In the absence of emission by the master laser 1, the cavity 2 is not closed and the slave laser does not operate.
The master laser beam 1 is directed onto the device 4 of non-linear material in such a way that it is adapted to a spatial mode of the cavity 2. In the example shown in FIG. 3, the direction is such that the master beam Fm takes the place of a probe beam Fs for the non-linear medium 4.
Having traversed the non-linear medium and reflected from the mirrors M1 and M2, the probe beam Fs traverses the amplifying laser medium 3. After amplification the beam leaves this medium 3 and serves as a pump beam Fp for an two wave interaction with the probe beam Fs, from the master laser, in the non-linear medium. Thanks to this two wave interaction part of the energy of the pump wave Fp is transferred to the probe beam Fs and is therefore deviated again to the mirror M2. The cavity 2 is therefore reclosed and the laser effect takes place, locked onto the phase and frequency of the master laser. Since the phase at the output from the non-linear medium (device 4) is controlled only by the master, the injection locking is unconditional: the same frequency between the modes of the two cavities is not necessary, the phase in the slave cavity adapts automatically to that of the master. Neither is it necessary to use an insulator between the master laser 1 and the slave laser, since no return of the slave beam is directed towards the master.
The output beam of the cavity can be comprised of part of the pump beam not diffracted by the non-linear medium 4 (zero order diffraction), referenced Fs1 in the diagram.
It would also be possible to make one of the mirrors, M2 for example, semi-transparent. The output beam referenced Fs2 in FIG. 3 could then be extracted.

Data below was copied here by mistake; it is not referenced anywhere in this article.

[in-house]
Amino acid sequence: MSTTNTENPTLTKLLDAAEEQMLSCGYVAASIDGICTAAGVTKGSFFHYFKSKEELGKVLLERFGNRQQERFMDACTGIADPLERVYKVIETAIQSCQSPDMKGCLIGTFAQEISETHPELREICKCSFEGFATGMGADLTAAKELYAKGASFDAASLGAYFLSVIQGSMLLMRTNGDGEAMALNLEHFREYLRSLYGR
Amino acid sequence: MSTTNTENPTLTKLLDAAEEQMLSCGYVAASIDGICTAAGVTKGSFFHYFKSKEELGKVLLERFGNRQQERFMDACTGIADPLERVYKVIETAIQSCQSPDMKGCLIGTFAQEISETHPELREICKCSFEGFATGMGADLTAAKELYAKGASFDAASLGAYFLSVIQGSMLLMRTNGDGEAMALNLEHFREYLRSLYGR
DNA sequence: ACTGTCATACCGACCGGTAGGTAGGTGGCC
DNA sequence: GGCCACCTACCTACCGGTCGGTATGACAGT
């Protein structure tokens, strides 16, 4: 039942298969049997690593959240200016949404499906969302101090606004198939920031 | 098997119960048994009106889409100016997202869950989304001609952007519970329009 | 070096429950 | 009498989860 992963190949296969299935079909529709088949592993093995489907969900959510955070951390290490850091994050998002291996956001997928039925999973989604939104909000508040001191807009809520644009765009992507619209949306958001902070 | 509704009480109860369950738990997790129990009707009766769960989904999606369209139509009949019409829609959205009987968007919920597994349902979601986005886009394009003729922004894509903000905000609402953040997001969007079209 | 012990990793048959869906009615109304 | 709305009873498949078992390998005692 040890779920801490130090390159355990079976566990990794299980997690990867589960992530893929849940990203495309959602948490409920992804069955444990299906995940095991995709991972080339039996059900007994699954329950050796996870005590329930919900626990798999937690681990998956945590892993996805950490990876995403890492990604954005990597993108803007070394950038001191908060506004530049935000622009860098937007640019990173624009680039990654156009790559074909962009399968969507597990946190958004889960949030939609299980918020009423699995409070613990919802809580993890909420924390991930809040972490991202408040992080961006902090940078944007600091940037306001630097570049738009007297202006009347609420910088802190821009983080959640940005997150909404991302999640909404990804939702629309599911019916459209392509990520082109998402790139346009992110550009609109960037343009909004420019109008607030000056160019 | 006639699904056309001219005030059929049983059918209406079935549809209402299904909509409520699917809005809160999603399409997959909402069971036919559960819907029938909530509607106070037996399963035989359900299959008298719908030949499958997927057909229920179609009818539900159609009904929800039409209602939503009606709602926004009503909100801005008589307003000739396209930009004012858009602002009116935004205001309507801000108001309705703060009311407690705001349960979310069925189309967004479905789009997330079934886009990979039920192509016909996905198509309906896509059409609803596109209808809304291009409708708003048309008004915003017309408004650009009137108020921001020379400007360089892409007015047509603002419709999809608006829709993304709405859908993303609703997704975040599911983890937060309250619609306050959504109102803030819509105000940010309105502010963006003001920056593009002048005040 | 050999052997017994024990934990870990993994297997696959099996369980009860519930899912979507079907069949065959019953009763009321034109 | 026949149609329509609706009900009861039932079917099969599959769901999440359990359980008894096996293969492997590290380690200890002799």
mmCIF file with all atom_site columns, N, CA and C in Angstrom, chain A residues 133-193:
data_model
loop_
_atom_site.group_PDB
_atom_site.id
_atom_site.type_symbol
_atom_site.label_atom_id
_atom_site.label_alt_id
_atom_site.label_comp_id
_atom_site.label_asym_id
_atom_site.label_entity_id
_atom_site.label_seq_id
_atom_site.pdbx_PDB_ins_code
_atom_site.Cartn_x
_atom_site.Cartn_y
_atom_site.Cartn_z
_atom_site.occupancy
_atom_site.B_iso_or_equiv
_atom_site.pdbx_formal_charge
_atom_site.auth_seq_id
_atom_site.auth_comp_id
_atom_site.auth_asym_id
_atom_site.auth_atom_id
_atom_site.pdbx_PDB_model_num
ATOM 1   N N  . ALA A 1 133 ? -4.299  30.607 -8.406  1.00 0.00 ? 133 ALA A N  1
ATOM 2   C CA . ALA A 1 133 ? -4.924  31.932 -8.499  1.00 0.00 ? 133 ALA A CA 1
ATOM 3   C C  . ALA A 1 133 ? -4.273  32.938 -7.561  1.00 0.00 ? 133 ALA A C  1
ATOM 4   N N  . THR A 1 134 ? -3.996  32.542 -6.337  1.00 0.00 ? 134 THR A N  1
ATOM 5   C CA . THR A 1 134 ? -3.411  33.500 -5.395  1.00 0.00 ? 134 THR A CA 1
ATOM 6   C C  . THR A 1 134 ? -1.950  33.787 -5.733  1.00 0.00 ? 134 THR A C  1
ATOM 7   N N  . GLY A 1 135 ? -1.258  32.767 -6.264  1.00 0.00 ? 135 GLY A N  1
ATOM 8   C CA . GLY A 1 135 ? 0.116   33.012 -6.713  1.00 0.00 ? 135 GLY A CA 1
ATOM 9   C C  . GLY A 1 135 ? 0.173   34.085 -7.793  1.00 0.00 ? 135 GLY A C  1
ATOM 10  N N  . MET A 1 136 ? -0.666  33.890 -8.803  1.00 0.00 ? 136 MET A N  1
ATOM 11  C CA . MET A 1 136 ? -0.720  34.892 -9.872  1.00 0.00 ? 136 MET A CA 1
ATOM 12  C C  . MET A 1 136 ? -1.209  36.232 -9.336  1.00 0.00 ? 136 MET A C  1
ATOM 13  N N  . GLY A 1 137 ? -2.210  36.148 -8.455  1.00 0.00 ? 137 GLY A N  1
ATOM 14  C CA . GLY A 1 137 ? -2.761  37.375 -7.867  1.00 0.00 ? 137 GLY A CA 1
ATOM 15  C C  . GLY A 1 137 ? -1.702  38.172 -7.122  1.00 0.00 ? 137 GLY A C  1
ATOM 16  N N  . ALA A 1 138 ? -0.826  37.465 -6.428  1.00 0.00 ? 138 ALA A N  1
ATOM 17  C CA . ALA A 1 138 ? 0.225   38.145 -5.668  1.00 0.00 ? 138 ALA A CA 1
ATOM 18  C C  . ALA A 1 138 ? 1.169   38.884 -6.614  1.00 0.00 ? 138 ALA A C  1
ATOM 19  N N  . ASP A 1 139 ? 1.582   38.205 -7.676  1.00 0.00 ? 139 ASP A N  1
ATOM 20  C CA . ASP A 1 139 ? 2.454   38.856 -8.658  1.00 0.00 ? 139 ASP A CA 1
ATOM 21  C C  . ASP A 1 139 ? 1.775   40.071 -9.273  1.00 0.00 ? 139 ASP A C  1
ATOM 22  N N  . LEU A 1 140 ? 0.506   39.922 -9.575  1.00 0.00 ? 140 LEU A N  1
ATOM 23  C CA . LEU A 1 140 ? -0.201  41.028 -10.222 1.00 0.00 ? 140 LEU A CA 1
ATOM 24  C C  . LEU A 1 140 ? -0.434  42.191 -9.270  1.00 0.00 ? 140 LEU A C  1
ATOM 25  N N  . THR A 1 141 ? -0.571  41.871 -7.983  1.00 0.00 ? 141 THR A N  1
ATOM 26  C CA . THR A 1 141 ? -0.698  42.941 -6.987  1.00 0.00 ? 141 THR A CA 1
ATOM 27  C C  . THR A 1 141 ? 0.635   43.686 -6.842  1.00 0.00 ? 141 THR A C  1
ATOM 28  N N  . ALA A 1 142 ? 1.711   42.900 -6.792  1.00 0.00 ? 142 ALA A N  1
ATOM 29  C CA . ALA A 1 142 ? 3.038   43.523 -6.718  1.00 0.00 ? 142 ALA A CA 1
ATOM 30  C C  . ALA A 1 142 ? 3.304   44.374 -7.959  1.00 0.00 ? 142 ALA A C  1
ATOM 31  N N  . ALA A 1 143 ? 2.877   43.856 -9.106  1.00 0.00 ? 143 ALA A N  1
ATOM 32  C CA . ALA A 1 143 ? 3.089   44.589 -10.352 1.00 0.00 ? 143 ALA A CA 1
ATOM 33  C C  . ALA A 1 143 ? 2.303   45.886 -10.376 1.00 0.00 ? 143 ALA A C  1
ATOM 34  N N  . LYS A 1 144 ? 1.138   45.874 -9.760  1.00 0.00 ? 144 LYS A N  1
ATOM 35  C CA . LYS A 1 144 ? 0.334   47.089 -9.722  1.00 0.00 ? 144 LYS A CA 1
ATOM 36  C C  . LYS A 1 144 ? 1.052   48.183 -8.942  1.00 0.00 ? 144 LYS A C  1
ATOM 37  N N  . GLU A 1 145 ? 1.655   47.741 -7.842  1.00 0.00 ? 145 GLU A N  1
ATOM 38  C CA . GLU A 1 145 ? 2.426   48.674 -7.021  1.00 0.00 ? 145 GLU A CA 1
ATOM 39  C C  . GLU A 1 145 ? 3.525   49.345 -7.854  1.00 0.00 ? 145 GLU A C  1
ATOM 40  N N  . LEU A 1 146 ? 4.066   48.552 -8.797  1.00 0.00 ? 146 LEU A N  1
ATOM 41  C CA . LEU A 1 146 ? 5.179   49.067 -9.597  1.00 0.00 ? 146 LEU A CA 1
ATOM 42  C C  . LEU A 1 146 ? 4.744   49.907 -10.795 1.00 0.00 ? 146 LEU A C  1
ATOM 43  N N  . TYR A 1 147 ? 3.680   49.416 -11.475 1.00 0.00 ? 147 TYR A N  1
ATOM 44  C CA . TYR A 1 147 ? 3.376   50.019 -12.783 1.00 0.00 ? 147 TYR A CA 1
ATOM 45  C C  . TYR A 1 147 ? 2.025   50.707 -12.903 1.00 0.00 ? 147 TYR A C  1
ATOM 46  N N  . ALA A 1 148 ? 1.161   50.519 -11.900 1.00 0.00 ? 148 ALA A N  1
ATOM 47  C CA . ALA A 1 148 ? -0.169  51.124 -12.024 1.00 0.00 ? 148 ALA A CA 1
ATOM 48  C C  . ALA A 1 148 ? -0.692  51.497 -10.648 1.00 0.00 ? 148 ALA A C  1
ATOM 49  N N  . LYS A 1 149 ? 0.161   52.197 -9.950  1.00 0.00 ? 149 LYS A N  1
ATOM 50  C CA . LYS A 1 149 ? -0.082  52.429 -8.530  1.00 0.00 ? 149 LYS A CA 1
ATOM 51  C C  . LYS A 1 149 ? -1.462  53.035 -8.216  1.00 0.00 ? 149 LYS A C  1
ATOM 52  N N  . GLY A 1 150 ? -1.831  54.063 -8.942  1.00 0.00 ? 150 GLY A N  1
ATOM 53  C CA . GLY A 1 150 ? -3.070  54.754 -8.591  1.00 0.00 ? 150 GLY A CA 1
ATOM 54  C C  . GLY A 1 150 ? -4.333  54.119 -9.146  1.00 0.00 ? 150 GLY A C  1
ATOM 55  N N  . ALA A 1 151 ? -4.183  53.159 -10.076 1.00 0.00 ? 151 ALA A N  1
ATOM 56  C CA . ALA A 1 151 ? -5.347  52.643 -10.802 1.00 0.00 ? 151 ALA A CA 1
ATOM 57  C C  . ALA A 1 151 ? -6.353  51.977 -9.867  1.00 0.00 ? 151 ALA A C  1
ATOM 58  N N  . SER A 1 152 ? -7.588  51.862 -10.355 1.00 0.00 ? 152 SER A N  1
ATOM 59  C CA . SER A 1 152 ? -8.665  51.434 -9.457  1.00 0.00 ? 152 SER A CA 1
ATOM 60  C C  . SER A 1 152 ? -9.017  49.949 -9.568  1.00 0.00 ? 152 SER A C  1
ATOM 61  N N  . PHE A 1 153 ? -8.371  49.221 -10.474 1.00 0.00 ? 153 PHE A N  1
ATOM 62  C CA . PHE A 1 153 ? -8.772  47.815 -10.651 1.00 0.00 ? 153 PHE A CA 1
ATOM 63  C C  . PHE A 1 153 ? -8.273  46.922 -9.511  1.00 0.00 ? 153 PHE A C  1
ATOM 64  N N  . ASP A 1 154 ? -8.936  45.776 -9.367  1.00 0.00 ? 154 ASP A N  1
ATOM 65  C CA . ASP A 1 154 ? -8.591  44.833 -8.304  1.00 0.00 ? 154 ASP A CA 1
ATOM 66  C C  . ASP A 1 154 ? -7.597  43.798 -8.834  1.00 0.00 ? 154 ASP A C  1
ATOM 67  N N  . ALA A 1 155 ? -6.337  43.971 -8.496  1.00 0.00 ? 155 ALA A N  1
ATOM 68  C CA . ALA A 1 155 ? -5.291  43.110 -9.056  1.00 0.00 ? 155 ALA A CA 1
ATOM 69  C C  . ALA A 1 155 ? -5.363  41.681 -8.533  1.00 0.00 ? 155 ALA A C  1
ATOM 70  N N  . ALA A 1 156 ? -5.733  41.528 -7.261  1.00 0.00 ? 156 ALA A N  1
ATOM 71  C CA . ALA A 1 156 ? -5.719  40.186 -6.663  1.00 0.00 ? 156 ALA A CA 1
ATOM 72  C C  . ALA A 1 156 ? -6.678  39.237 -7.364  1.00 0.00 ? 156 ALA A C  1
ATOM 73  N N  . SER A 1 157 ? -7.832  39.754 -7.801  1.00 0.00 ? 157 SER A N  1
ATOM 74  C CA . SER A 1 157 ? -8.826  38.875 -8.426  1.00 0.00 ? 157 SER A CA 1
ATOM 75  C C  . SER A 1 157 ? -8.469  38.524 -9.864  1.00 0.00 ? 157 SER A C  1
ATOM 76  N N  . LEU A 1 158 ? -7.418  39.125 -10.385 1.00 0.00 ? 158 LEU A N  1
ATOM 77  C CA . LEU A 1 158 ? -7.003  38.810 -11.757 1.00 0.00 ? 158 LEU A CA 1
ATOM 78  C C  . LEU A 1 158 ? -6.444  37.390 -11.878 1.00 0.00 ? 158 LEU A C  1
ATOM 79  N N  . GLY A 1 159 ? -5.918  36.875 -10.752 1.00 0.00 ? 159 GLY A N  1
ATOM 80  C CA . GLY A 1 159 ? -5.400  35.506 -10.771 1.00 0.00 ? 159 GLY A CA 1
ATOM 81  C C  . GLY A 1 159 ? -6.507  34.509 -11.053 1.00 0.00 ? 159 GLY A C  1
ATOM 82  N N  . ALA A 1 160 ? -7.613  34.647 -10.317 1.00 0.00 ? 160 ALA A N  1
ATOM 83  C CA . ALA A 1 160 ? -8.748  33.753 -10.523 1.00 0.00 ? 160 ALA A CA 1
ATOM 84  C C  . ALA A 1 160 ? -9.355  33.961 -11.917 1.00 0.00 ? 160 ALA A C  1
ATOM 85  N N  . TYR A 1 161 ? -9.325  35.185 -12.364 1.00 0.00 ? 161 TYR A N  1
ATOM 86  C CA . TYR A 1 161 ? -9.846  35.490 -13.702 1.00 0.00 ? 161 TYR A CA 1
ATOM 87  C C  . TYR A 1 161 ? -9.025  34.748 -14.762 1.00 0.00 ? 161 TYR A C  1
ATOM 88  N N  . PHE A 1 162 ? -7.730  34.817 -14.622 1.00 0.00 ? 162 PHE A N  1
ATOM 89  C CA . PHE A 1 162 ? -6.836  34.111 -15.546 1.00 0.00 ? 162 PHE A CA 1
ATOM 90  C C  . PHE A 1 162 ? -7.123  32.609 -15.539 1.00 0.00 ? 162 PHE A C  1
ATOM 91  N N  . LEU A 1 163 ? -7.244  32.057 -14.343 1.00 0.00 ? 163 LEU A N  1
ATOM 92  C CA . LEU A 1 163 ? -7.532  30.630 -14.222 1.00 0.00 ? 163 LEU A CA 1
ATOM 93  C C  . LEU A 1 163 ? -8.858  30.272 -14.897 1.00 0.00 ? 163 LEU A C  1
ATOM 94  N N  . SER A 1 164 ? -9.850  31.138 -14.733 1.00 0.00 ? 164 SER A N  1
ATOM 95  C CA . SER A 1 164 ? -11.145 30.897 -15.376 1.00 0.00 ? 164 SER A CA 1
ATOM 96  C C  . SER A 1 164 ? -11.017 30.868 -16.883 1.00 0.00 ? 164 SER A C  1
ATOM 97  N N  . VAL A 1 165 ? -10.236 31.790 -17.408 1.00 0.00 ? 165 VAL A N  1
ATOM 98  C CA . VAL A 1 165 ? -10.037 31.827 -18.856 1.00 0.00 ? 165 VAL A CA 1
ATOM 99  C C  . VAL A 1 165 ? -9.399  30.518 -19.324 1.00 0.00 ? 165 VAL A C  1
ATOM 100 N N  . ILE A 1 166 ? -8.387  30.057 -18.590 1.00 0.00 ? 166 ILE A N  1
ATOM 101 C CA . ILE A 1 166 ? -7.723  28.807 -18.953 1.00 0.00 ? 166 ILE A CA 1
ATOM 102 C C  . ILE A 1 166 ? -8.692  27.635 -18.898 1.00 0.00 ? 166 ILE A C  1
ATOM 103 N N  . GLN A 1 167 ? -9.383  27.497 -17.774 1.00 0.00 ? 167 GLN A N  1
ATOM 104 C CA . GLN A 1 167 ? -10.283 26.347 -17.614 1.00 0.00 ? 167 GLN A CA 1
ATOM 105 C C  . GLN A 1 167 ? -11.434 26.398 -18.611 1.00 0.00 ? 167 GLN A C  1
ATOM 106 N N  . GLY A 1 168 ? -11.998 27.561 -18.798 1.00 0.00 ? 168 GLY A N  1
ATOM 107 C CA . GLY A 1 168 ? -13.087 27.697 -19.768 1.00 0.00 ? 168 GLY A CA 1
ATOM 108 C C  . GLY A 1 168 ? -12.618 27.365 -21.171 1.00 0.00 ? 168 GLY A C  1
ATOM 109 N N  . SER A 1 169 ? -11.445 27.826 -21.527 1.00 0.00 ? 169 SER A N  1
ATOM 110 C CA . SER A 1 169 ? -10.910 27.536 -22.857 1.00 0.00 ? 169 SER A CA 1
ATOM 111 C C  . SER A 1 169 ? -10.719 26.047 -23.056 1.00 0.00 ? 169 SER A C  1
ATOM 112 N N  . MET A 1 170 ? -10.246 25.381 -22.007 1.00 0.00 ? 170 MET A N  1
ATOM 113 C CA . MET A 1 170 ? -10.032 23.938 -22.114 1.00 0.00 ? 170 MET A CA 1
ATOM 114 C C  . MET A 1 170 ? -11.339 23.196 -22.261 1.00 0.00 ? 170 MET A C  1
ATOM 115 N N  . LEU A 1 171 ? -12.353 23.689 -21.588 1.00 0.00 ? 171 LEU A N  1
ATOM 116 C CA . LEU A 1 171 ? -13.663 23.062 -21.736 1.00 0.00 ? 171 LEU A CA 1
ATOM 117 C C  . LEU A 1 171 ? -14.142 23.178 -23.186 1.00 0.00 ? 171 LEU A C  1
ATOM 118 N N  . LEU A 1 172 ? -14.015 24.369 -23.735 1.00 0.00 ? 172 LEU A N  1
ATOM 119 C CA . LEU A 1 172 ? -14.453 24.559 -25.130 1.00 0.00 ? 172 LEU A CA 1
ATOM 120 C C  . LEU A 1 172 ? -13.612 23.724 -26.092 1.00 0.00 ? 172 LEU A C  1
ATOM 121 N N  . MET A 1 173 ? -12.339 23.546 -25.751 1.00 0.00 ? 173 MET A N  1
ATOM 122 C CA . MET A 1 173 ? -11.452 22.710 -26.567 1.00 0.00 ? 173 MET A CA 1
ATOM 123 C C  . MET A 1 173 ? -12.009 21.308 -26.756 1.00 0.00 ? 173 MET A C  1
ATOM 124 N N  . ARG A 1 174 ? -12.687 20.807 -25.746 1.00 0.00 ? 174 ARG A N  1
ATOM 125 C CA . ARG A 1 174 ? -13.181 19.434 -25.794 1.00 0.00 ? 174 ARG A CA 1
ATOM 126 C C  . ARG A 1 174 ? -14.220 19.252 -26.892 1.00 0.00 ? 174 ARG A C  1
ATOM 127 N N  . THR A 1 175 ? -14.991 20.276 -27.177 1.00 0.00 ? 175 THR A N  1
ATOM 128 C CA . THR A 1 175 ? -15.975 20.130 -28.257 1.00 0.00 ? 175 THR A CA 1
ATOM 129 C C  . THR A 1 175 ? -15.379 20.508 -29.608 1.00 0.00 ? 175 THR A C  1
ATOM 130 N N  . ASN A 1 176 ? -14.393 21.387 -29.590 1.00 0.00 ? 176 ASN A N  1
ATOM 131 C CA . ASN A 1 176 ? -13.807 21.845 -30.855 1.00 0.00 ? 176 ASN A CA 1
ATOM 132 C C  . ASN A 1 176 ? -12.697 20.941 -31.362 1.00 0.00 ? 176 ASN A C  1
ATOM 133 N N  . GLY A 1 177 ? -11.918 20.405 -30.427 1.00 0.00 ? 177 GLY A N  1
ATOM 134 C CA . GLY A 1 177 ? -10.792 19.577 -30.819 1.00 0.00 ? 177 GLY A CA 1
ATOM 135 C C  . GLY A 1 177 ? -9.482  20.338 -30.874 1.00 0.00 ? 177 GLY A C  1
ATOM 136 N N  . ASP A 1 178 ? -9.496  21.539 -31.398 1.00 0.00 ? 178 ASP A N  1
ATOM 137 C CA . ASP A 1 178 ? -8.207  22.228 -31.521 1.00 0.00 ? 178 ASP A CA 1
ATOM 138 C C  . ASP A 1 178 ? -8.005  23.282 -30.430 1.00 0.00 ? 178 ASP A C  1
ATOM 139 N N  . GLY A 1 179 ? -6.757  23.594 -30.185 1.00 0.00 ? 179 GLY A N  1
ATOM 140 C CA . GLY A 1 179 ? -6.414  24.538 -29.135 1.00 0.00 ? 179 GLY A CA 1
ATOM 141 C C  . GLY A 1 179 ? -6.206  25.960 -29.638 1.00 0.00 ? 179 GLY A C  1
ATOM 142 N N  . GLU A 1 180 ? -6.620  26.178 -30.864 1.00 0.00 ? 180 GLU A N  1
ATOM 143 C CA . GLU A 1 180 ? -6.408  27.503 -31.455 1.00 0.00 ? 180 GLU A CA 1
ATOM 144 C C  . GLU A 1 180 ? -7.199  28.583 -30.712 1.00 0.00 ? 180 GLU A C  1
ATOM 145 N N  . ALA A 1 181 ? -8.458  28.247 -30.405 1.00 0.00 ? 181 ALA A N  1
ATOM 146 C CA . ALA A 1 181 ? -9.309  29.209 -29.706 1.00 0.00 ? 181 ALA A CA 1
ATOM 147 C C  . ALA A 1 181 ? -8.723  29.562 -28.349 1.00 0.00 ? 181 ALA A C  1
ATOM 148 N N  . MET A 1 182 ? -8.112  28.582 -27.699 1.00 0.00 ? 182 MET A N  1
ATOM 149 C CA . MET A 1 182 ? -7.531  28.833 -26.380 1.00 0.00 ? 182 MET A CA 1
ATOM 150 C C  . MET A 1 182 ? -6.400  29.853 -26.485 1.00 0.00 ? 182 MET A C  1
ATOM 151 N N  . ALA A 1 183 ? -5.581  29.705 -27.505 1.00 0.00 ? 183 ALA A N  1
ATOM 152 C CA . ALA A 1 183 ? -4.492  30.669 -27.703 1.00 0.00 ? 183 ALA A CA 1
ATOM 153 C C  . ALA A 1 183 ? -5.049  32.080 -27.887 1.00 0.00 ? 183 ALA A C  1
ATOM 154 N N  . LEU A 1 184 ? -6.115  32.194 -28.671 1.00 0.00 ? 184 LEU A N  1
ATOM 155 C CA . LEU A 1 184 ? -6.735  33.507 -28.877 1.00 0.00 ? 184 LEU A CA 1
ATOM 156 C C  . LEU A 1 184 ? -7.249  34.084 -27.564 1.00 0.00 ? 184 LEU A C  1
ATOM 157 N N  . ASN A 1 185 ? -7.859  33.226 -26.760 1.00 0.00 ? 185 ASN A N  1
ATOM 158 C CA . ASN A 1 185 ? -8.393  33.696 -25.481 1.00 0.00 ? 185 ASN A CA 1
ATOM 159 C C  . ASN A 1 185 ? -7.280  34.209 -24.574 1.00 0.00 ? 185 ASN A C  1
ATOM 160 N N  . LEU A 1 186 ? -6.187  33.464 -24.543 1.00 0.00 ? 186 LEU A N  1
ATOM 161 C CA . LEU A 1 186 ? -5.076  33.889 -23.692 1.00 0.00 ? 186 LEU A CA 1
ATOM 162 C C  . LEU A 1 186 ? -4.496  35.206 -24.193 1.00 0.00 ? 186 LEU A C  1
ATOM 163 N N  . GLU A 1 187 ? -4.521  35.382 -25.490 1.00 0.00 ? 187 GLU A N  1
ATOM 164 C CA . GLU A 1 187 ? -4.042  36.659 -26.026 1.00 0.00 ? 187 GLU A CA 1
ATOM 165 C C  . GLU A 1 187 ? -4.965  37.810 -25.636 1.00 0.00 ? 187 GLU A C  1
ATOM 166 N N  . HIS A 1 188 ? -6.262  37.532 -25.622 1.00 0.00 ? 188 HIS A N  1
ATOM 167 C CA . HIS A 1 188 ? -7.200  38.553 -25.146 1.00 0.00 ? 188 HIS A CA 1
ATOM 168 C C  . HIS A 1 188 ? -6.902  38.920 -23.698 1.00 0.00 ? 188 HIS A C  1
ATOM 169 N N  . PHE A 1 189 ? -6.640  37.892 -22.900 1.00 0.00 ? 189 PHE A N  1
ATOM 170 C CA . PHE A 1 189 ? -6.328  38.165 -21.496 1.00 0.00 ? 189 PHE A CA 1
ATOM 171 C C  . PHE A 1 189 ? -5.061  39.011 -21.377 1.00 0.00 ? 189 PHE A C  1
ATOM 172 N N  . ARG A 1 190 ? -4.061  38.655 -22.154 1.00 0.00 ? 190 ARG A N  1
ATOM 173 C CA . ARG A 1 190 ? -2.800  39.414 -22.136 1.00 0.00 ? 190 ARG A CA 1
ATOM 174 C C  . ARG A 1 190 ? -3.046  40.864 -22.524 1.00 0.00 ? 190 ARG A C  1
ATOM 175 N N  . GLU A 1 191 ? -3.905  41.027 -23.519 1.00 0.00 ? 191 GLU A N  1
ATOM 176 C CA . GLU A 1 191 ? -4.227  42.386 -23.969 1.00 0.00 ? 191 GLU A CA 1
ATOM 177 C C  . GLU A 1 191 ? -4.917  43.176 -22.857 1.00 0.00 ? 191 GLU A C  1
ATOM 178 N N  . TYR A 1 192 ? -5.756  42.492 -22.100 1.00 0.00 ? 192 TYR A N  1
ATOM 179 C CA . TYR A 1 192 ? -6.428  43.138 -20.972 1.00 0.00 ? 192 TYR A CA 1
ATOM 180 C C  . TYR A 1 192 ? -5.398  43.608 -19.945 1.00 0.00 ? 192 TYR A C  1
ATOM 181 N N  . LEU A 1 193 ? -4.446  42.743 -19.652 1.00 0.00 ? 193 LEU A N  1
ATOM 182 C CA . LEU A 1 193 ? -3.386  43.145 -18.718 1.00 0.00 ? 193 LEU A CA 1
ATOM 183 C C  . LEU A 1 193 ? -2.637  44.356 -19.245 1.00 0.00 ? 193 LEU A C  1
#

We note also that all the energy of the master beam is coupled to the slave cavity (there is no return by reflection on a mirror as in the classical case), which means that the injection efficiency is maximized.
FIG. 4 shows another example of the laser device according to the invention.
In this device the slave laser 3 is a network of lasers. A cylindrical lens C is then included to adapt the size of the beam to the useful input face of the laser network 3. The lenses O1 and O2, situated on each side of the slave laser 3, also allow the shaping of the incoming and outgoing slave beam.
According to the example, the device 4 is made from a material necessitating a relatively small angle between the probe beam Fs and the pump beam Fp.
For example, the various parts of the device in FIG. 4 could be made as follows:
Master laser 1: semiconductor diode laser guided by the index, P about 10 mW, longitudinal and transverse monomode;
Slave laser 3: network of 10 semiconductor laser diodes guided by the gain, P about 200 mW;
M1, M2, M3: mirrors;
O1, O2, O3 : focussing objectives;
C: cylindrical lens;
Device 4 of non-linear material: crystal of barium titanate requiring an angle of about 20° between the probe laser (master laser Fm) and the pump laser (beam circulating in cavity 2).
The laser device 2 of the invention can be useful in the following applications:
Semiconductor sources of power limited by diffraction (case where MLA is a network of diode lasers);
Laser sources frequency stabilized on a local oscillator;
All injection-locked laser sources.
It is clear that the preceding description is a non-restrictive example and that other variants can be envisaged within the frameworkf of the invention. The numerical examples and the natures of the materials are given only to illustrate the description.